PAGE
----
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Travelzoo Experience: Il Borro Estate, Tuscany

Anticipation for my trip to Il Borro, Tuscany, was mounting for months. I booked this trip as my Travelzoo Experience 10 months in advance, only a month after my first day at Travelzoo. I knew this was the trip for me because Il Borro Estates is owned by the estate of late fashion desiger Salvatore Ferragamo, so I knew that this resort would be top notch.

Our trip to Tuscany started with a flight into Pisa. After getting re-acquainted with the nuances of manual transmission, we visited the Leaning Tower before heading for Il Borro, which our GPS indicated was a two hour drive from Pisa. (Don't forget, go to the north side of the Tower to get the picture where it looks like you’re holding the tipped tower from crashing.)

The drive from Pisa to Il Borro is quite memorable. We made a few wrong turns, but ultimately made our way to the upward winding road that leads from San Giovanni Valdarndo toward the Il Borro Estate. We were obvious tourist drivers because the fastest speed we could manage on the narrow and curvy roads was about 25 MPH. 

Luckily, the staff at Il Borro had a complimentary bottle of wine waiting for us upon our arrival. We stayed in the farm-house accommodations dating back to when the estate was a working family farm. Now it’s been beautifully refurbished into luxe resort apartments, aligning with Ferragamo style. Even the bath products at the resort are fragranced Tuscan Soul, which is a perfume in the Ferragamo line. For warmth on chilly nights the hotel staff will come build a fire for you in the in-villa fireplace. No need to sleep with a donkey. 

There is a medieval village on site at the Il Borro compound. This area has cobbled streets and sits nestled in the mountains overlooking a picturesque valley on the estate. There are small shops that are open during a few weekends in the off season that we were lucky enough to catch during our trip there. Strolling through the narrow streets is very romantic – the perfect backdrop for an evening walk with that someone special.  We also took advantage of a horseback ride through the vineyards on a sunny afternoon. Although this sounds picturesque, the horses apparently only understood commands in Italian so we had a tough go of it.

Of course, one of the best parts about staying in Tuscany is the wine! We did wine tasting at Il Borro, which is on the high-end side of production as well as at a family-run winery just down the road for the resort. It was very interesting to see the different techniques each employed. (Tip: TSA regulations allow each person to bring back up to two bottles on wine in his or her checked luggage.  We opted for this route instead of shipping a case of wine back to the states.  Wineries charge upwards of 100 euros just for shipping!)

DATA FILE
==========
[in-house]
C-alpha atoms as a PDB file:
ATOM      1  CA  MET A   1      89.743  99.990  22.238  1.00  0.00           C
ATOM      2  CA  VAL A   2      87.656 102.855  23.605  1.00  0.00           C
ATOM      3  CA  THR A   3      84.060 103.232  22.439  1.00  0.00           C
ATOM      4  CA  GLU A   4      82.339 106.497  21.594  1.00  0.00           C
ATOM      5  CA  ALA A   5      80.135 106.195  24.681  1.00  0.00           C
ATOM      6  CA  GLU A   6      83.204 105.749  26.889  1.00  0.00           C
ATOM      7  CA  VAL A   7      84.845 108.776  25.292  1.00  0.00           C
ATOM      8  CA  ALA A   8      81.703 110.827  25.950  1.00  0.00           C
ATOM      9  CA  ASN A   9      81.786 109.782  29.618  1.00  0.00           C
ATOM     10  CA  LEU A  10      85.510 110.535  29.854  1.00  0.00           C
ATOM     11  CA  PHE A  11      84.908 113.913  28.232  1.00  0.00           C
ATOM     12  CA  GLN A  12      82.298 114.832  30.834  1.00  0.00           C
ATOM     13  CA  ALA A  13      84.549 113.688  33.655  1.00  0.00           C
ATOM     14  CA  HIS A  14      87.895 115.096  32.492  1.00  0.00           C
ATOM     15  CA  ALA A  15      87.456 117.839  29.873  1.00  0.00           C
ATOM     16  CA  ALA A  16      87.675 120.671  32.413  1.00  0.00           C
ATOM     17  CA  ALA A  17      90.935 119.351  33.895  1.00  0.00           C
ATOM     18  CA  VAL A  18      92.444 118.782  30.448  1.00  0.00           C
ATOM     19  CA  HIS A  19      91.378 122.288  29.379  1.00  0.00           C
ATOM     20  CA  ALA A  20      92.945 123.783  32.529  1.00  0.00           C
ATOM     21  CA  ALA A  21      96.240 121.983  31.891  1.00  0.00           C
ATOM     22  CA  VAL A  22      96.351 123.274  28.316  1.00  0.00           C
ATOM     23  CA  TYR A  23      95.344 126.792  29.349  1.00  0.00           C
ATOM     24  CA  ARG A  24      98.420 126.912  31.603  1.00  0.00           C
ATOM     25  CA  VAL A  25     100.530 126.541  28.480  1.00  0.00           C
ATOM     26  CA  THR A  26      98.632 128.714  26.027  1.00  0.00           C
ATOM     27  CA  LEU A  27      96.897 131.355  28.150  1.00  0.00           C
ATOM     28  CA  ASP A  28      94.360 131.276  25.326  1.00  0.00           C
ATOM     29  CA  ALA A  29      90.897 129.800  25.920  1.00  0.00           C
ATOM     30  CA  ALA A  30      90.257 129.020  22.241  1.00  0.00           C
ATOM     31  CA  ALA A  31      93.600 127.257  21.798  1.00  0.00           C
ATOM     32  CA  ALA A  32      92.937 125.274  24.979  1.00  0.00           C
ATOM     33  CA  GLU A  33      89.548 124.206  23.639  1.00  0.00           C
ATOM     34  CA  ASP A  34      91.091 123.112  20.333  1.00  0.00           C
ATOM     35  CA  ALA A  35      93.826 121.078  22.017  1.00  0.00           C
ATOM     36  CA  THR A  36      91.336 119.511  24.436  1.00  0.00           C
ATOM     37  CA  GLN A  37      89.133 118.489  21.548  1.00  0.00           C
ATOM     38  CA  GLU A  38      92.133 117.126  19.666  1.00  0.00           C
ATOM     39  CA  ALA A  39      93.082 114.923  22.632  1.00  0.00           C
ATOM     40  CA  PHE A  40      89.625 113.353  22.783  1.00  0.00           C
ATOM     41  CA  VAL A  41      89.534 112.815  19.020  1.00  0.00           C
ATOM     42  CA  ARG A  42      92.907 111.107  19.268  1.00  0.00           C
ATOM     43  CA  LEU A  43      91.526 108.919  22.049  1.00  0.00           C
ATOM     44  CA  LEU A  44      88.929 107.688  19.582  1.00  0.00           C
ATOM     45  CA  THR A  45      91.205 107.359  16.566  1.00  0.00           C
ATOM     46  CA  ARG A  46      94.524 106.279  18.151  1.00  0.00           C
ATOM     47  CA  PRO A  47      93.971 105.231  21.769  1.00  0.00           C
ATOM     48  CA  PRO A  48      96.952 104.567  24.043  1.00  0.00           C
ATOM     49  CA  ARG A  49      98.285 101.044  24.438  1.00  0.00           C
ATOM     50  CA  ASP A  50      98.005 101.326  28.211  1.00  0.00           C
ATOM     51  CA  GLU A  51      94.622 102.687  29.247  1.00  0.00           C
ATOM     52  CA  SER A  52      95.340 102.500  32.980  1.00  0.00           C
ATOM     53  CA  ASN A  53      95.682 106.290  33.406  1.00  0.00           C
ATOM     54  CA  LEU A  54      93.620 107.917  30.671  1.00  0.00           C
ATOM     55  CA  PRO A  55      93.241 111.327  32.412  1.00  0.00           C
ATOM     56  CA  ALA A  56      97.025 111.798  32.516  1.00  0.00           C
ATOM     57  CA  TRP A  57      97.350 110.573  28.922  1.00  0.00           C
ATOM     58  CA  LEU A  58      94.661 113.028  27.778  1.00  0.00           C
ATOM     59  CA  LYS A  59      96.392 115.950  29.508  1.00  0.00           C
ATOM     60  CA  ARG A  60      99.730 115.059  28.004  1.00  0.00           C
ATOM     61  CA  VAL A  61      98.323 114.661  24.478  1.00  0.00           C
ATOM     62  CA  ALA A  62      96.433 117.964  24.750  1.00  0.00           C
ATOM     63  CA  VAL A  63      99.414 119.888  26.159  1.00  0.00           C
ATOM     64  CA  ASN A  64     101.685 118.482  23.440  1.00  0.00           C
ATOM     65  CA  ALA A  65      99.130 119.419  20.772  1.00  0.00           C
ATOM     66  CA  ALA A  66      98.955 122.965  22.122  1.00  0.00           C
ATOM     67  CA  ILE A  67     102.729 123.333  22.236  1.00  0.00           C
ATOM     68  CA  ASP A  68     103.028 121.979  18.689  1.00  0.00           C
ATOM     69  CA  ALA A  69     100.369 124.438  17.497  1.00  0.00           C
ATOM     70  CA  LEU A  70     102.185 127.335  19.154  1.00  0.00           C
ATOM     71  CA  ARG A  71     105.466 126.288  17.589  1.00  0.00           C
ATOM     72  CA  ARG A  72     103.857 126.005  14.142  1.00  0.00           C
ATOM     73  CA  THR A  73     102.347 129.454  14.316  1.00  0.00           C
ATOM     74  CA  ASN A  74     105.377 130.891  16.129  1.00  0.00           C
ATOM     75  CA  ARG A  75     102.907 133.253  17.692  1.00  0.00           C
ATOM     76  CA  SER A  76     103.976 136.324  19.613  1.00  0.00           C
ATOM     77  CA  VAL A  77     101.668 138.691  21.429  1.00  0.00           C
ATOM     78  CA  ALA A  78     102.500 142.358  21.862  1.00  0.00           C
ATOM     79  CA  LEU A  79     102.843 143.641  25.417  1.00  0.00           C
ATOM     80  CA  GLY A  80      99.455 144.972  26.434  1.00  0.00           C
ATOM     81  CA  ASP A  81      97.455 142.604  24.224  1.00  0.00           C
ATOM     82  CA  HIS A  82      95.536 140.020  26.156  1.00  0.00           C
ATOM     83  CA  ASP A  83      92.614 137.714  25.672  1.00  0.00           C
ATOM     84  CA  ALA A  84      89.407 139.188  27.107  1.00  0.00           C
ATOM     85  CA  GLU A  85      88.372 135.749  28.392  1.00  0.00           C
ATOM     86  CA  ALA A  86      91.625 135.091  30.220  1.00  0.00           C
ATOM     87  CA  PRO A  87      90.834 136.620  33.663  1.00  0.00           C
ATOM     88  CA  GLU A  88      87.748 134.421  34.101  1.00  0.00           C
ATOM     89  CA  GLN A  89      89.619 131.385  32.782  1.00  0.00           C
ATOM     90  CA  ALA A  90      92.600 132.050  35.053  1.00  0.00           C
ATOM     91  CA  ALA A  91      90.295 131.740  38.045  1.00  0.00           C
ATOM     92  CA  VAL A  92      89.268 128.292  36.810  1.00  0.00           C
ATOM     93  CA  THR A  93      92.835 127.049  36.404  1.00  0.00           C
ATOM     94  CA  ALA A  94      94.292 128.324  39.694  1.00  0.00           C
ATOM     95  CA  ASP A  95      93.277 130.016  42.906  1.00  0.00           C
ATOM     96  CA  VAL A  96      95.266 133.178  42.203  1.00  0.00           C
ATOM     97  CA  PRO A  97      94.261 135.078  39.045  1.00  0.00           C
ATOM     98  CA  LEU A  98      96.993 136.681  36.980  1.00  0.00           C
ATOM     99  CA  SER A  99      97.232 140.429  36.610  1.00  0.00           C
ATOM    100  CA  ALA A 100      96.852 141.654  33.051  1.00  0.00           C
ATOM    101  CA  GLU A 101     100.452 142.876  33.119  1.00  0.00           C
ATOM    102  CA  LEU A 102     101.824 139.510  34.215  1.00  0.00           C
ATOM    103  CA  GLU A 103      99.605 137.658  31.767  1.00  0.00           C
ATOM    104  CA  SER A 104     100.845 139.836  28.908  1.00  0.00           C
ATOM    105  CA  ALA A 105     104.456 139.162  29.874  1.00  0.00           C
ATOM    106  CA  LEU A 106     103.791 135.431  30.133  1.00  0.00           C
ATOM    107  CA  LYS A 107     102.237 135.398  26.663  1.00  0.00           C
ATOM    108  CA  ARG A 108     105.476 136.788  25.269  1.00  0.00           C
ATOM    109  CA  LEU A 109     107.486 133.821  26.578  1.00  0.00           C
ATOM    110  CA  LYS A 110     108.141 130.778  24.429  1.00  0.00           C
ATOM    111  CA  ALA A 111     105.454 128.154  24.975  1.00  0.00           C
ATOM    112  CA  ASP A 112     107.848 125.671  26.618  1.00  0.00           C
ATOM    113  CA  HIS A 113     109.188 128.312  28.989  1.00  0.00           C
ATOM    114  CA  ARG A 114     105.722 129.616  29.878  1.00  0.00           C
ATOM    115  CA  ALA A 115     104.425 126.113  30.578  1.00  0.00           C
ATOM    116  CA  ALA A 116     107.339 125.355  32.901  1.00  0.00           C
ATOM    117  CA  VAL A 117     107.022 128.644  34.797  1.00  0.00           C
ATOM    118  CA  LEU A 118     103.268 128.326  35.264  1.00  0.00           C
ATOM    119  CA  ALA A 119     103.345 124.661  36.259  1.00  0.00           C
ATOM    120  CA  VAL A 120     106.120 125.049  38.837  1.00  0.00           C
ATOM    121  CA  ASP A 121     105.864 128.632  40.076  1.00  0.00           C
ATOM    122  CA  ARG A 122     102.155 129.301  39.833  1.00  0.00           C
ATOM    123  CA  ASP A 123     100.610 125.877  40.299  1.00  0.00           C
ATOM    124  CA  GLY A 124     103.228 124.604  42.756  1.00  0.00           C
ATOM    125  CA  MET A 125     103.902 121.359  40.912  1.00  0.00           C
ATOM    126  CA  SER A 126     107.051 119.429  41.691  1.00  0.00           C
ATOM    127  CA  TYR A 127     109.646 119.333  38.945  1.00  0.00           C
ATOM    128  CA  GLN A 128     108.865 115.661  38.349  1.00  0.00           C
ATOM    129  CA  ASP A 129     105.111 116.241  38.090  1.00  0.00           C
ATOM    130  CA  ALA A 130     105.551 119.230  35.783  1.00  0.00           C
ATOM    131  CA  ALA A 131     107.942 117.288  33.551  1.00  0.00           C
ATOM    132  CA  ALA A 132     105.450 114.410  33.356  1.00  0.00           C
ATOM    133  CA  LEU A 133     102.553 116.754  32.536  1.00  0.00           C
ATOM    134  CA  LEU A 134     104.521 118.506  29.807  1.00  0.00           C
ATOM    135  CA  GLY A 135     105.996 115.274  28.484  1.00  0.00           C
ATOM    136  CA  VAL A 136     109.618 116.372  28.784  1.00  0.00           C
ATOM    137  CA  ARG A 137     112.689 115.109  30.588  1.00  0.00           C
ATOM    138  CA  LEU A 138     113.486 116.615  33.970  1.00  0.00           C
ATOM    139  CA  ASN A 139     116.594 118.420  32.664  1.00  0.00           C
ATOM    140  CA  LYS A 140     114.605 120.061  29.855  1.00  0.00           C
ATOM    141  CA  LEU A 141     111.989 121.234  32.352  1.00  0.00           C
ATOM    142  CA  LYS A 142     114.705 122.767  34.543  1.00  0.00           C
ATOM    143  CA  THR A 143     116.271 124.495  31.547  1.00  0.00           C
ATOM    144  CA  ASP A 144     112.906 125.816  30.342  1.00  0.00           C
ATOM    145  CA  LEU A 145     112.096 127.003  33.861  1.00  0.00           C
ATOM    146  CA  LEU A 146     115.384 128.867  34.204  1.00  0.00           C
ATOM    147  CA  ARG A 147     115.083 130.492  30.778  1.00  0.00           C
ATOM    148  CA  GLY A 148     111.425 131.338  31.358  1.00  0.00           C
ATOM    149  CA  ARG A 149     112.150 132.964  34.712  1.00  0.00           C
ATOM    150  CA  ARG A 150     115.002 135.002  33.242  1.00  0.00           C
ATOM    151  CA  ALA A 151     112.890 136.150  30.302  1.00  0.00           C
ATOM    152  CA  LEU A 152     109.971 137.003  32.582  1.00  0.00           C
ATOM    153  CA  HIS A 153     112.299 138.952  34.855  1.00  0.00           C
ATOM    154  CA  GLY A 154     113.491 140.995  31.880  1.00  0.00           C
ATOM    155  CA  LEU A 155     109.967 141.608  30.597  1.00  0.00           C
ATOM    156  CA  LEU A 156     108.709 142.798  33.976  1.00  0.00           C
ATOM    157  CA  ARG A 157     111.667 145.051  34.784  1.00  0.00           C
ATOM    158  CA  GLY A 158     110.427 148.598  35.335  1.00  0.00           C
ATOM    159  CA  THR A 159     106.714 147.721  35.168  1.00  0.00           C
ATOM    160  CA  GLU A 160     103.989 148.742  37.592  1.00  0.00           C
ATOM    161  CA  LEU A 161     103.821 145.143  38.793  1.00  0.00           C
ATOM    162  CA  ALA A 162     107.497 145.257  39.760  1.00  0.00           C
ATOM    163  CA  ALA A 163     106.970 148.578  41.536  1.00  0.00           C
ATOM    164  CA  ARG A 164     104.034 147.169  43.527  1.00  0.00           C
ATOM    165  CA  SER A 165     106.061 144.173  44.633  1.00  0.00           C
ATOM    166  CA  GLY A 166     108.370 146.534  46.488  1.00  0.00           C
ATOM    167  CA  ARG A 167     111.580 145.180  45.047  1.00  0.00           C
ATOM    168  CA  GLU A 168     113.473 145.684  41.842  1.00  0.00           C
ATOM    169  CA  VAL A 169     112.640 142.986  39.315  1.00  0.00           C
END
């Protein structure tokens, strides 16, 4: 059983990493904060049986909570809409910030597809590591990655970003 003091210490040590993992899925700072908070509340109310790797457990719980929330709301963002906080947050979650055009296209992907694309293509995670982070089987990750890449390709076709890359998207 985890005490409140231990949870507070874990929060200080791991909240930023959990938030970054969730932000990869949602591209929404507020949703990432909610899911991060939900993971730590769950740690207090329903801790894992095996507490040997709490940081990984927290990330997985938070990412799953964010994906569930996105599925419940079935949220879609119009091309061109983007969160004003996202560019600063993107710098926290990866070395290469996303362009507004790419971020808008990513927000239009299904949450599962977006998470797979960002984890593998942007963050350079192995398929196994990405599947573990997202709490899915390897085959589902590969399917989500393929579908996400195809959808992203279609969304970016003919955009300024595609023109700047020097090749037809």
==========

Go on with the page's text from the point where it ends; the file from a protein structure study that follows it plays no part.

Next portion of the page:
Planning a trip for yourself? Here are five tips if you're taking this trip or one like it to Tuscany:

  • Visit an olive mill: We visited the San Leo Farm in Figline Valdarno where we took a private tour given by the owner and learned about the process of making olive oil. We ended the tour with a tasting, which we did the Italian way -- drinking it straight! The pure, virgin, cold-pressed olive oil is excellent! The owners invited us to come back and help pick olives from the trees during harvest time -- definitely going to align my next trip to Tuscany with olive harvesting.
  • Take a day trip to Florence: We drove to the train station at Montevarchi (approximately 20 minutes by car from Il Borro) to board a train for Firenze. The sights from the train are spectacular; amazing mountain views and acres of vineyards and olive groves whiz by as you head to through the countryside. Once in Florence, art and architecture are the things to take in. We purchased tickets in advance online for the Uffizi Gallery and Accademia (David statue) in Florence. You won’t be saving money, but you’ll be saving precious time as these tickets act as a "fast pass."
  • Visit the local grocery store: At the farmhouse, guests have their own kitchens, and we made dinner at least twice. Visiting the local grocery store was a trip. The shop keepers didn’t speak English, so it was fun to try and communicate with them. We were able to purchase great produce and meat. The wine selection at even the smallest grocer is amazing. Even a bottle of wine that only cost 1 euro was delicious!  Wine costs much less than a soda in Italy.
  • Difficult driving: One day we were planning to go to the outlet mall to shop for discounted Italian fashions. The concierge made it seem very simple and said we couldn’t miss it. The drive should take only 40 minutes, but when pressed he reluctantly gave us an address for us to program into the GPS. After an hour of driving, the GPS announced that we had "reached our destination" as we pulled into someone’s driveway with live chickens running around it at the top of a remote mountain.  After many wrong turns and two hours of driving we eventually found the shops we were looking for.
  • Language barriers? There was a friendly cat who kept showing up outside of our apartment and toward the end of our trip wanted to get him a nice parting gift. We headed to the grocery store (we went there nearly every day and I think the shopkeeper grew to enjoy our visits. We had fun trying to communicate with hand gestures, and she would try and teach us a few Italian words) to buy some fancy Italian cat food. The shop keeper grew very concerned with the purchase -- she thought that we were planning to eat it ourselves!

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Tips by

Deal Expert, New York
Wednesday, May 23, 2012
See more Tips from
Lydia Gaster